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Hemp Oil vs. CBD Oil — Is There A Difference?

Hemp oil and CBD oil are entirely distinct products made from different parts of the hemp plant. Learn to distinguish between the two and shop like a pro.

Article By
Katrina Lubiano , last updated on December 15, 2021

The difference between CBD oil and hemp oil lies in how it’s made and its cannabinoid content. As a result, they’re used for different purposes and provide their own set of uses.

CBD oil contains, you guessed it, CBD. CBD and other cannabinoids are concentrated in the fine, hair-like resin crystals found on the flower, stems, and leaves of the cannabis plant.

Meanwhile, hemp oil or hemp seed oil is derived from the seeds and contains no trace of cannabinoids or terpenes, but it does offer other nutritional benefits.

Let’s do a deep dive into the differences so you avoid adding the wrong product to your cart.

What Is CBD Oil?

CBD oil is made from hemp resin concentrates.

CBD is the most abundant cannabinoid in hemp plants, and it’s been extensively studied for its myriad health benefits as a natural anti-bacterial, anti-inflammatory, anti-nausea, and pain-killing compound.

The problem with pure hemp extracts is that it’s difficult to use. CBD and other cannabinoids, terpenes, and other phytonutrients are concentrated in the sticky, crystal resin speckled on the buds, leaves, and stalks of the plant.

In its purest form, the extract is incredibly difficult to work with. Depending on the extraction process, it can resemble molasses or brittle glass (pure CBD).

To make it easier to dose and consume, this hemp extract is combined with a carrier oil such as MCT coconut oil, olive oil, or hemp seed oil. It dilutes the extract into different levels of potencies and increases the palatability of the naturally bitter and grassy taste of hemp extract, which makes it much more enjoyable to use.

How Is CBD Oil Made?

CBD oil is made by harvesting the flowers, leaves, and stalks of the cannabis plant and then isolating the active ingredients. 

There are two common industrial methods for extracting cannabinoids from the hemp plant — supercritical CO2 extraction and ethanol solvent extraction.

These two methods involve running the hemp material through machines that strip away the fat-soluble compounds (terpenes, cannabinoids, fatty acids, and plant esters) from the larger plant material.

What you get is a full spectrum extract containing a range of cannabinoids and terpenes that may undergo further processing to either isolate CBD or remove THC for a broad-spectrum CBD extract.

How Does CBD Oil Work?

All mammals have a unique messaging system for self-regulation called the endocannabinoid system (ECS). It’s made up of receptors, enzymes, and internally produced cannabinoids called “endocannabinoids.”

These endocannabinoids act as messengers to relay signals to CB1 and CB2 receptors found throughout the body to maintain homeostasis (balance) for optimal function.

If you’re thinking endocannabinoid and cannabinoid sound very similar, it’s no coincidence.

The endocannabinoid system was discovered by researchers delving into the pharmacology of marijuana and hemp. CBD, delta 9 THC, and other minor cannabinoids closely resemble our endocannabinoids. By supplementing the levels of endocannabinoids in our bodies and toning the function of the ECS, our body is better equipped to maintain homeostasis.

CBD has also been studied for its unique effects at other receptor sites for alleviating pain, supporting a sense of calm, and reducing inflammation.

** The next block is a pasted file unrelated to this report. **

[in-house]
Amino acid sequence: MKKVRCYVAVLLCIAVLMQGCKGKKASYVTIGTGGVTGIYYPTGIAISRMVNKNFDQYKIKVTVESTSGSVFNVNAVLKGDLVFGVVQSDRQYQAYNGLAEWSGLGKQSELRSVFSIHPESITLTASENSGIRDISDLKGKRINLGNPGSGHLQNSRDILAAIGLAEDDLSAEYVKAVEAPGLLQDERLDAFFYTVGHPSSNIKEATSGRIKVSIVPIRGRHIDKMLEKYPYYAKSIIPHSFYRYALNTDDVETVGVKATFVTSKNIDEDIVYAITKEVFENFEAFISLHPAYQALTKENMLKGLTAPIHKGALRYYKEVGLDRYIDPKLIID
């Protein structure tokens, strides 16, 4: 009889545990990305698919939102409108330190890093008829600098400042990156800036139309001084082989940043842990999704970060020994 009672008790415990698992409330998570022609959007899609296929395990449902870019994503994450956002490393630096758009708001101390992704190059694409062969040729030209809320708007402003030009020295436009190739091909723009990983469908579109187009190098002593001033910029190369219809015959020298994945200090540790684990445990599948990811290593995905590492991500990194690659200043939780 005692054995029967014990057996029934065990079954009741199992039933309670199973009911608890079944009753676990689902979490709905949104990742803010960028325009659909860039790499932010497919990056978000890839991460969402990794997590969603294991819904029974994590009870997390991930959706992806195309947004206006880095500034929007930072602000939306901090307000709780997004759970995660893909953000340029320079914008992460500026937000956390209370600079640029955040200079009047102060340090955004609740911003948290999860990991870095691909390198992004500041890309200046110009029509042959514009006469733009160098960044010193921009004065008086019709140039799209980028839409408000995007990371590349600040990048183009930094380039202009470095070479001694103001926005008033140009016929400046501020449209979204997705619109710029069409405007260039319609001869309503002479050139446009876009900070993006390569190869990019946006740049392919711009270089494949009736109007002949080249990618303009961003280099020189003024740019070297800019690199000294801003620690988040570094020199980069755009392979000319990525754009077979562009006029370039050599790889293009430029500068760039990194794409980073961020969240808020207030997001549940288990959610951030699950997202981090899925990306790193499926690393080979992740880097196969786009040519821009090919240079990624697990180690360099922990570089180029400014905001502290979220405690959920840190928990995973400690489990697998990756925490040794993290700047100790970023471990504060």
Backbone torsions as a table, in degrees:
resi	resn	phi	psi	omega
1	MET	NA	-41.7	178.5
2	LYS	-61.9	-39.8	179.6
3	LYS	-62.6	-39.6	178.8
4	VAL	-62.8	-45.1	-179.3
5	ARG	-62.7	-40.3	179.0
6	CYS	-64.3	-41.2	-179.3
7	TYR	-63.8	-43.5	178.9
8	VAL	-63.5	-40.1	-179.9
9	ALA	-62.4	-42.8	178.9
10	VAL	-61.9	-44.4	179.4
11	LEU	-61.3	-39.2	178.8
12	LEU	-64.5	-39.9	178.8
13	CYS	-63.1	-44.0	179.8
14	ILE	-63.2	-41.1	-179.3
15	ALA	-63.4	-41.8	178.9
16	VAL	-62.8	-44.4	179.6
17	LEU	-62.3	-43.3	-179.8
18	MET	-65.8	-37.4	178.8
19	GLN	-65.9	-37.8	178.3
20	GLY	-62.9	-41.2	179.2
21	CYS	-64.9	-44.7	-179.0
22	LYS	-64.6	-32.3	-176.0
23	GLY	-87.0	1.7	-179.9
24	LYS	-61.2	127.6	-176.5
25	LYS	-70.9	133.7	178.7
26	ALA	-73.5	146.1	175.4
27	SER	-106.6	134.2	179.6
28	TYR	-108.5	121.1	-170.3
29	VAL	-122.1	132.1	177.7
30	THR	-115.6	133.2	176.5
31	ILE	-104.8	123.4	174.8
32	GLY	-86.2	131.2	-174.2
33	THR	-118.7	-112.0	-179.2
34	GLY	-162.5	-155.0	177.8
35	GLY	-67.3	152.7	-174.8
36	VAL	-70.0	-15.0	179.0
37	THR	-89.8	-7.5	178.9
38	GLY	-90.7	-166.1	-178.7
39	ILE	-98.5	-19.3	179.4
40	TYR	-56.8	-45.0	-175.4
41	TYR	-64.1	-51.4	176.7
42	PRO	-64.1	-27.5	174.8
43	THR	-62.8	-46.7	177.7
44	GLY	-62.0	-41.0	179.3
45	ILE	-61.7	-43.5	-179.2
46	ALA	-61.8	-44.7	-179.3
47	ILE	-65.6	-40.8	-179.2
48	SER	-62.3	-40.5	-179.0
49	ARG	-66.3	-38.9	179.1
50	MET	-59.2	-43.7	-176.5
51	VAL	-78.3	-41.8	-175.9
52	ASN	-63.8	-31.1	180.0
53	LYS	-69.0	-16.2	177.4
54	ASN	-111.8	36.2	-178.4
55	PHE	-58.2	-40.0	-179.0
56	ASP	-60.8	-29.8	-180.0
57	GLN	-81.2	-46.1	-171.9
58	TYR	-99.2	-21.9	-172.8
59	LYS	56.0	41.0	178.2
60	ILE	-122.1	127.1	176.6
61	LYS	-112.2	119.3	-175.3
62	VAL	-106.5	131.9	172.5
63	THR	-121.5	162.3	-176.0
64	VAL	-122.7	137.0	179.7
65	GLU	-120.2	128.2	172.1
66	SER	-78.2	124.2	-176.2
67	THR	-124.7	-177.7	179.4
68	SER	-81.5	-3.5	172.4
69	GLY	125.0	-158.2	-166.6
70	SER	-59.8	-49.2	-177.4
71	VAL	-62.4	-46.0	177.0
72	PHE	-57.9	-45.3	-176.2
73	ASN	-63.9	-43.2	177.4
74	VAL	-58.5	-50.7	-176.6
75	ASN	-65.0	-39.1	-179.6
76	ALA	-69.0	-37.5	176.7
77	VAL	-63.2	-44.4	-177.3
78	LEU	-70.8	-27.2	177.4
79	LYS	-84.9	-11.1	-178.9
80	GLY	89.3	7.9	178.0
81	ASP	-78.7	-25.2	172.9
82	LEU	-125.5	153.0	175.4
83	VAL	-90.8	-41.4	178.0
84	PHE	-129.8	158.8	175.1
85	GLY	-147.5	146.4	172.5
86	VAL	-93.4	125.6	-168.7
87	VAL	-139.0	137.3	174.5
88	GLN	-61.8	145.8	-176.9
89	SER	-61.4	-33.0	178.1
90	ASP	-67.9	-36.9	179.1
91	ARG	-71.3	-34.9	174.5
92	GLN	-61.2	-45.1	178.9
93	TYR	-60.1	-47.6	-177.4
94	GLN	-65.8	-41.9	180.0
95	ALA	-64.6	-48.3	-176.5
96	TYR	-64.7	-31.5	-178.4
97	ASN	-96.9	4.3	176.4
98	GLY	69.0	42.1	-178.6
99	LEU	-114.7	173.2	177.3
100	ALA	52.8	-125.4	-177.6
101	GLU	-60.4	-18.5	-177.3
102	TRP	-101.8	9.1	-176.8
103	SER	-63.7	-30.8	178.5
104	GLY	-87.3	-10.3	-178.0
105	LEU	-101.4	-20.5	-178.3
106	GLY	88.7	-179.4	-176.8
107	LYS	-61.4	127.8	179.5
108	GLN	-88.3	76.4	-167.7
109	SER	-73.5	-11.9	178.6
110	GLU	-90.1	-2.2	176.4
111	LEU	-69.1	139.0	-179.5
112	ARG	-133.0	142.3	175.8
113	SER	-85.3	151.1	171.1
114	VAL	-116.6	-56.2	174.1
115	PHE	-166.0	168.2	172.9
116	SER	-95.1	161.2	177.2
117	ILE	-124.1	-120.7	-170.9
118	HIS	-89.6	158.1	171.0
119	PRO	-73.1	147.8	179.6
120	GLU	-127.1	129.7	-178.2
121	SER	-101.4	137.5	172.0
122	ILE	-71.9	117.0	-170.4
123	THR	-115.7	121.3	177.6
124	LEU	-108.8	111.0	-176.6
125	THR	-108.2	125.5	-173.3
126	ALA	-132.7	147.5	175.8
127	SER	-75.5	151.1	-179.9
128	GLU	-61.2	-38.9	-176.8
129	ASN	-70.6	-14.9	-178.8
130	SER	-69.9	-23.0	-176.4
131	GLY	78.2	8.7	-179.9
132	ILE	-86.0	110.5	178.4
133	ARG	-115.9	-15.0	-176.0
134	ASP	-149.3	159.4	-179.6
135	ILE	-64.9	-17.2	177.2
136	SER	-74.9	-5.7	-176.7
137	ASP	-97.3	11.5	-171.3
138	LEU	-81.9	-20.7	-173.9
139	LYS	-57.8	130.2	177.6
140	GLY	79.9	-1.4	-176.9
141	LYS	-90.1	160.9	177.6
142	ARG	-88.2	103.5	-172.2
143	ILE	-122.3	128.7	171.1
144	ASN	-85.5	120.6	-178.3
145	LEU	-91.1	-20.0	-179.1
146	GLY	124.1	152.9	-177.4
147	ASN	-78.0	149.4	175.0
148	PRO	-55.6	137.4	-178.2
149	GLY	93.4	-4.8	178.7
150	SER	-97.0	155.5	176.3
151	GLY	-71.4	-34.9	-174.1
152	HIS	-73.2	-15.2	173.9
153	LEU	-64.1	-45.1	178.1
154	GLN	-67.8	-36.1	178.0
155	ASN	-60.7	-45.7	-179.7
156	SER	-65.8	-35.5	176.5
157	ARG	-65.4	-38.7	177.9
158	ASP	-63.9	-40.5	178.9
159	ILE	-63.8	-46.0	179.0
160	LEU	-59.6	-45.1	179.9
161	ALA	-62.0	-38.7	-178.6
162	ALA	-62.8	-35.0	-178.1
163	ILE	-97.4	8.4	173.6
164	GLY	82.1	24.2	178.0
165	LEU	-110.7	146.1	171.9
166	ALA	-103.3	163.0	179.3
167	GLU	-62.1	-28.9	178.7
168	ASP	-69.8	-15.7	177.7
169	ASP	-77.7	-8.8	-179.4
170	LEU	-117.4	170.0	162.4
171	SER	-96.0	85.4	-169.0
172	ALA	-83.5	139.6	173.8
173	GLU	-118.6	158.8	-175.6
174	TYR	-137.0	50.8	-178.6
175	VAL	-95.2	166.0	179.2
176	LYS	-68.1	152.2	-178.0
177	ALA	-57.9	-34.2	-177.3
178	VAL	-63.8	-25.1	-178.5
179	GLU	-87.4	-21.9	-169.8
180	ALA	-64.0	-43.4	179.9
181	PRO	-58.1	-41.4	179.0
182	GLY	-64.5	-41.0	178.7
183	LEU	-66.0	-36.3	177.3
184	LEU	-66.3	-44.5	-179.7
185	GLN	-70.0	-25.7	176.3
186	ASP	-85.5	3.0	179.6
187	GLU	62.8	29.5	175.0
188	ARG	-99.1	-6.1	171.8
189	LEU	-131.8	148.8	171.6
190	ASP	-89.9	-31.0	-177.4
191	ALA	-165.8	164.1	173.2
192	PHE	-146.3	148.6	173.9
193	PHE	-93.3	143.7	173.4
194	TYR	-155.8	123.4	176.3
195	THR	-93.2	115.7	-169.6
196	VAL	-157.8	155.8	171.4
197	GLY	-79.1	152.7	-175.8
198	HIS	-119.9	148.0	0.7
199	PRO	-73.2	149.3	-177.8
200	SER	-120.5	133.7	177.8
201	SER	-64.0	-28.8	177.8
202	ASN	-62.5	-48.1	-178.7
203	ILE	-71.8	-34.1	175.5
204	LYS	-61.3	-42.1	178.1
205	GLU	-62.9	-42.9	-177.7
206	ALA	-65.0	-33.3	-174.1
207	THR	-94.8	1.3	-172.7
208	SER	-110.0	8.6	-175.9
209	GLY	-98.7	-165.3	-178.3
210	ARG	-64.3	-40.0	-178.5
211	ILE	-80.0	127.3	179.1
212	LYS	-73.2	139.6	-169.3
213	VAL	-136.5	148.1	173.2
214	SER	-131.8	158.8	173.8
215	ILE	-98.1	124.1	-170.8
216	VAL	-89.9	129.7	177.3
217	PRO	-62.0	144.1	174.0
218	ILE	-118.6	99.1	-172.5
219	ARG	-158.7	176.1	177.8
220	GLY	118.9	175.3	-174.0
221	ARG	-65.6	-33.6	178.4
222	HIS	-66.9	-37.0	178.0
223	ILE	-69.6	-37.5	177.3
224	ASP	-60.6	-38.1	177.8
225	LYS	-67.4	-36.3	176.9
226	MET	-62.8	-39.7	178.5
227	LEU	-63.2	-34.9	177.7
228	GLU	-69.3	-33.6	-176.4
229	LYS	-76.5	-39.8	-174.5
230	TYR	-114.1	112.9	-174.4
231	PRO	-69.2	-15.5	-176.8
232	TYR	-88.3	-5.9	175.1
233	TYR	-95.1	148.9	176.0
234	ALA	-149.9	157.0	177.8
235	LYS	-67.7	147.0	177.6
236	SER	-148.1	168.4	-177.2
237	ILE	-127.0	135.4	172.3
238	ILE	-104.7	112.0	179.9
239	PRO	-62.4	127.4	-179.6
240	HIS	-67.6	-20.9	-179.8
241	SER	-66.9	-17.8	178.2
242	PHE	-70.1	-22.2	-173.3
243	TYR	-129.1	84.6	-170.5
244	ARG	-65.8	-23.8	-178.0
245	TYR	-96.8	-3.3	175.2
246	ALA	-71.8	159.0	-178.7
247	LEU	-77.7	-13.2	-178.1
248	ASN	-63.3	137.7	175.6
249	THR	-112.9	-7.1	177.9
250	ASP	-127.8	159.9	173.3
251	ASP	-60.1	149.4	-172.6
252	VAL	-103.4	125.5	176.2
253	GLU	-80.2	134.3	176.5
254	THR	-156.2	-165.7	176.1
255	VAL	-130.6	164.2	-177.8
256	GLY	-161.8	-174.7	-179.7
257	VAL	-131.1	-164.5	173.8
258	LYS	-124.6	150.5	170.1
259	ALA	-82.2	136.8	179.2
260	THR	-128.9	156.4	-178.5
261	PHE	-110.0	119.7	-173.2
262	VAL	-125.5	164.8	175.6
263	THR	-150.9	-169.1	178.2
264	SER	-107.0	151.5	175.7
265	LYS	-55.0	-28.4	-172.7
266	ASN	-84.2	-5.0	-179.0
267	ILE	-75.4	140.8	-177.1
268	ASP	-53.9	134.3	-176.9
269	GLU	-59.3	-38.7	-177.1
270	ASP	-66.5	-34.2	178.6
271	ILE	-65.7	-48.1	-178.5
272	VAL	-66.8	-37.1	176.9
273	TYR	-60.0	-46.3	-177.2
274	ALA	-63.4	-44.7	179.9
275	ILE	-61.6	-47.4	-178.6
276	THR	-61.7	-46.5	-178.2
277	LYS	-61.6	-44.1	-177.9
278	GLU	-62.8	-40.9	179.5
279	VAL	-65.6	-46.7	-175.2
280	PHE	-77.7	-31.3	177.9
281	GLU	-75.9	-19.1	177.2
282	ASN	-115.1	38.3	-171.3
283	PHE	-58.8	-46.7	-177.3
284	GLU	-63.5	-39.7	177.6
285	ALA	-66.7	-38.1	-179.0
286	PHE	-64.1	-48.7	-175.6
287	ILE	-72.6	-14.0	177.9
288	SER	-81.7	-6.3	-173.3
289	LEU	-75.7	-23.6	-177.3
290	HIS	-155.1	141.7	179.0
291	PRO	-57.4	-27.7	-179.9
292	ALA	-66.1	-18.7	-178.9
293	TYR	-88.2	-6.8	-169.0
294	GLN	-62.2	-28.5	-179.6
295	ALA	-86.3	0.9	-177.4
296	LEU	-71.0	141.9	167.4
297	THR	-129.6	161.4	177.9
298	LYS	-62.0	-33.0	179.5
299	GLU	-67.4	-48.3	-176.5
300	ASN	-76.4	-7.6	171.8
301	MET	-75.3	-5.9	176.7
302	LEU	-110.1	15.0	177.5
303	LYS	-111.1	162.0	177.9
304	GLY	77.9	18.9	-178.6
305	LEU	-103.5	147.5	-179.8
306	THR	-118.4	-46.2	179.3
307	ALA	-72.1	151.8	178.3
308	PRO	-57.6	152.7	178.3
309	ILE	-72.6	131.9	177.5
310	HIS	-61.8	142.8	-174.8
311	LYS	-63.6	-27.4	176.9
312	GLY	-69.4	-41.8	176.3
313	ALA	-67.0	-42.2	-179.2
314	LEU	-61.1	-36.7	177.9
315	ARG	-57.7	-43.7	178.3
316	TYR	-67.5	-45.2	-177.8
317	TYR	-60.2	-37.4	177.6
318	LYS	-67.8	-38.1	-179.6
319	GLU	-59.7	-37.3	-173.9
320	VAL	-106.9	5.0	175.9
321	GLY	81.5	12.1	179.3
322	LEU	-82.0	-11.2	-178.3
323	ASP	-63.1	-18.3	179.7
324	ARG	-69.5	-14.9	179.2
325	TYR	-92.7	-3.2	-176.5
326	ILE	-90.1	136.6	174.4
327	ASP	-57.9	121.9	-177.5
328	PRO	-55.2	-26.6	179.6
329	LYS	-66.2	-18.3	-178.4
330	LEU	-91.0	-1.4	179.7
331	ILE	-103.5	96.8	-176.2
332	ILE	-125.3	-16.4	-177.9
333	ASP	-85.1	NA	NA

What Is Hemp Seed Oil?

Hemp seed oil, sometimes just called hemp oil, is made from the seeds of the hemp plant.

While the hemp seed is full of health benefits — it’s high in omega 6 and omega 3 fatty acids and vitamins C and E — it doesn’t affect the endocannabinoid system.

Hemp seeds don’t contain any traces of cannabinoids or terpenes that interact with CB1 or CB2 receptors.

Hemp seed oil is often sold as a finishing oil for your meals drizzled over salads, rice, pasta, or roasted vegetables, which gives it a rich, nutty flavor. Because of its low burning point, hemp seed oil is too delicate to cook with like you would with olive oil, canola oil, or avocado oil.

How Is Hemp Seed Oil Made?

Hemp seed oil is made by cold-pressing the seeds of the hemp plant.

Cold-press extraction is a favored method for releasing oils from botanicals without heat, which keeps many of its nutritional benefits active.

On an industrial scale, it often involves machinery with centrifugal force to separate the oil from the fiber and pulp. When you cold press hemp seeds, you’re left with a dark green, translucent oil that can be used as a food supplement or in topical formulas.

How Does Hemp Oil Work?

Pure hemp oil won’t affect the endocannabinoid system at all because it doesn’t contain any endocannabinoids. However, hemp seeds are considered a superfood. Whole hemp seeds are an excellent source of plant-based, bioavailable protein and contain essential amino acids and vitamins.

Hemp seed oil is rich in two essential fatty acids omega 3 and omega 6. Our body doesn’t produce these essential fatty acids, so we need to seek them out from food sources to maintain optimal cellular processes.

Low levels of omega 3 and omega 6 fatty acids have been attributed to inflammatory diseases and heart conditions [1].

You can also find hemp seed oil in cosmetic products. Hemp seed oil is a non-comedogenic ingredient, which means it doesn’t clog pores and cause breakouts. It’s incredibly nourishing to the skin and it’s well absorbed, helping to reduce itchiness and irritation.

How Does The FDA Regulate CBD Oil & Hemp Seed Oil?

The Food And Drug Administration recognizes the development of therapies and consumer products from the cannabis plant, but they treat cannabinoid-based products differently from hemp seed products.

Since hemp seed oil is completely cleared with the FDA as a food and cosmetic ingredient, you can purchase this type of hemp oil at any supermarket as a food or beauty product.